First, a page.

An application critical to my company exhibited performance problems, was falling on its face in customer deployments. It was a stock pricing application used at the head of ticker plants in financial companies all around the world. If you had a 401(k) around 2000, it probably depended on this application. I did analysis of the sort you’ve been describing, specifically TCP behavior. I pinpointed the problem as being in the OS vendor’s implementation of TCP. The buggy behavior was that whenever the sending stack went into congestion control, it never recovered. This resulted in a comically small send window, sometimes just a few multiples of MSS.

It took a while battling with account managers and developer support folks at the OS vendor who didn’t understand the problem, my explanation, or that the issue *couldn’t* be in the application because the application is blissfully ignorant of TCP machinations. It was like talking to a wall. I started at square one with every conference call. Eventually I got on the phone with a guy with whom I could have a good discussion. It turns out that he put the RFC1323 extensions into the stack! The next day I had a patch to the OS in my hands and the product worked perfectly from that point forward.

The developer explained that there was a bug which caused incoming ACKs *with payloads* to be miscategorized as DUPACKs when the stack was in congestion control.

This would never happen with half-duplex applications like HTTP, but the application I was supporting sent data bidirectionally on the socket at all times.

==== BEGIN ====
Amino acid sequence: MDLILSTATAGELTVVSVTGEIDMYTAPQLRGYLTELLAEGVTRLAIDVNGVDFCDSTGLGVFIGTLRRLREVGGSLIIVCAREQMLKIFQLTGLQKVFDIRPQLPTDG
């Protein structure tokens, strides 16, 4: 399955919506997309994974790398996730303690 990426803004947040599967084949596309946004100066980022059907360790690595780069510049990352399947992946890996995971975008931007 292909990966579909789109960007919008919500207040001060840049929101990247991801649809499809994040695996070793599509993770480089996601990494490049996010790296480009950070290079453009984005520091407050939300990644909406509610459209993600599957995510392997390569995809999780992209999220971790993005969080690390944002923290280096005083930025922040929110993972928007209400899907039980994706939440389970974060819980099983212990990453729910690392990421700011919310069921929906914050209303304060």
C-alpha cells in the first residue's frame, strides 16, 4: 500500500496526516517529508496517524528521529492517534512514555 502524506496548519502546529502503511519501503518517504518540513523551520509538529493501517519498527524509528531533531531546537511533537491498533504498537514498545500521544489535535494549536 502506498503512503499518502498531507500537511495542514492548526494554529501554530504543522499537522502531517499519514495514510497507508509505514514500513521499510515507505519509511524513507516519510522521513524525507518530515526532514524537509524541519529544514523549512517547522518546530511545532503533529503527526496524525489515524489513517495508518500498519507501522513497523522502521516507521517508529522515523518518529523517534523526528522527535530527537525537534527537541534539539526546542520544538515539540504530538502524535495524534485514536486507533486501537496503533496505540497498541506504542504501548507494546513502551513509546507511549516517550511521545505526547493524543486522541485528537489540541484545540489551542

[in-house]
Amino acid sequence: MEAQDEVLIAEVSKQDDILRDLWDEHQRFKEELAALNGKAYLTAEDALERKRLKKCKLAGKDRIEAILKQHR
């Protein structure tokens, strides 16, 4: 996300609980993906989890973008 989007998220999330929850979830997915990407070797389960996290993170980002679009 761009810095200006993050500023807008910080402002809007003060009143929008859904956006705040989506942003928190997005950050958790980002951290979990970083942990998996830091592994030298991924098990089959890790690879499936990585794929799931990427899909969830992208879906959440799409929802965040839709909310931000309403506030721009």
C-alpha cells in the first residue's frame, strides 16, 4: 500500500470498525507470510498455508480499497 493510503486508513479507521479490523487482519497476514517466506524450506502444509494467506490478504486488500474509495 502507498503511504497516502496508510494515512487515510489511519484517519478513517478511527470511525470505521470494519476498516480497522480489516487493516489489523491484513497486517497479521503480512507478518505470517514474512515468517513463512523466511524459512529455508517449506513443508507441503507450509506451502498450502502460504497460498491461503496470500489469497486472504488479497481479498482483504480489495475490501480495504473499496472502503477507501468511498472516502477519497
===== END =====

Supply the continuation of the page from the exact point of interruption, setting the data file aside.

I didn’t have a ton of support from management at the time (my manager even yelled at me for “always wanting to use a sniffer” to fix problems), and nobody but me was looking at the OS vendor’s TCP implementation as the source of the problem. Wrestling the fix from the OS vendor by myself made this victory particularly sweet, earned me a ton of capital to do my own thing, and led to the most interesting problems showing up on my desk.

FWIW, I think about these kinds of things as *protocol* analysis. Yeah, there’s packets here, but it’s really the protocols that matter, not so much the individual packets. If you come to recognize the bunch of individual packet events involved in TCP flows or PIM-sparse setups as the beautiful ballet that they are, then you know that you’re on the right track. And then *also* watch that girl on the obstacle course. Amazing.

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Kary July 18, 2014

Wow, great story, Chris!

> Wrestling the fix from the OS vendor by myself made this victory particularly sweet, earned me a ton of capital to do my own thing, and led to the most interesting problems showing up on my desk.

THIS IS WHAT I’M TALKING ABOUT, PEOPLE. You can’t get this kind of win without packet level analysis. And more capital for yourself makes you more valuable. Companies will usually pay to keep their valuable employees and if they won’t, someone else will.

You’re right; what I’m talking about is packet level analysis of protocols at all layers of the stack. I think people understand what I’m getting at but maybe I should rethink my terminology.

Reply
Peter Higgins July 19, 2017

Great posts here Kary.

Where are you located?
Are you a Packet Analyst with an Organization or are you an Indy?

Peter

Reply
    Kary July 19, 2017

    Hi Peter, I’m in the Bay Area in California. I guess you could say I’m an indy but I don’t offer a paid service at the moment

    Reply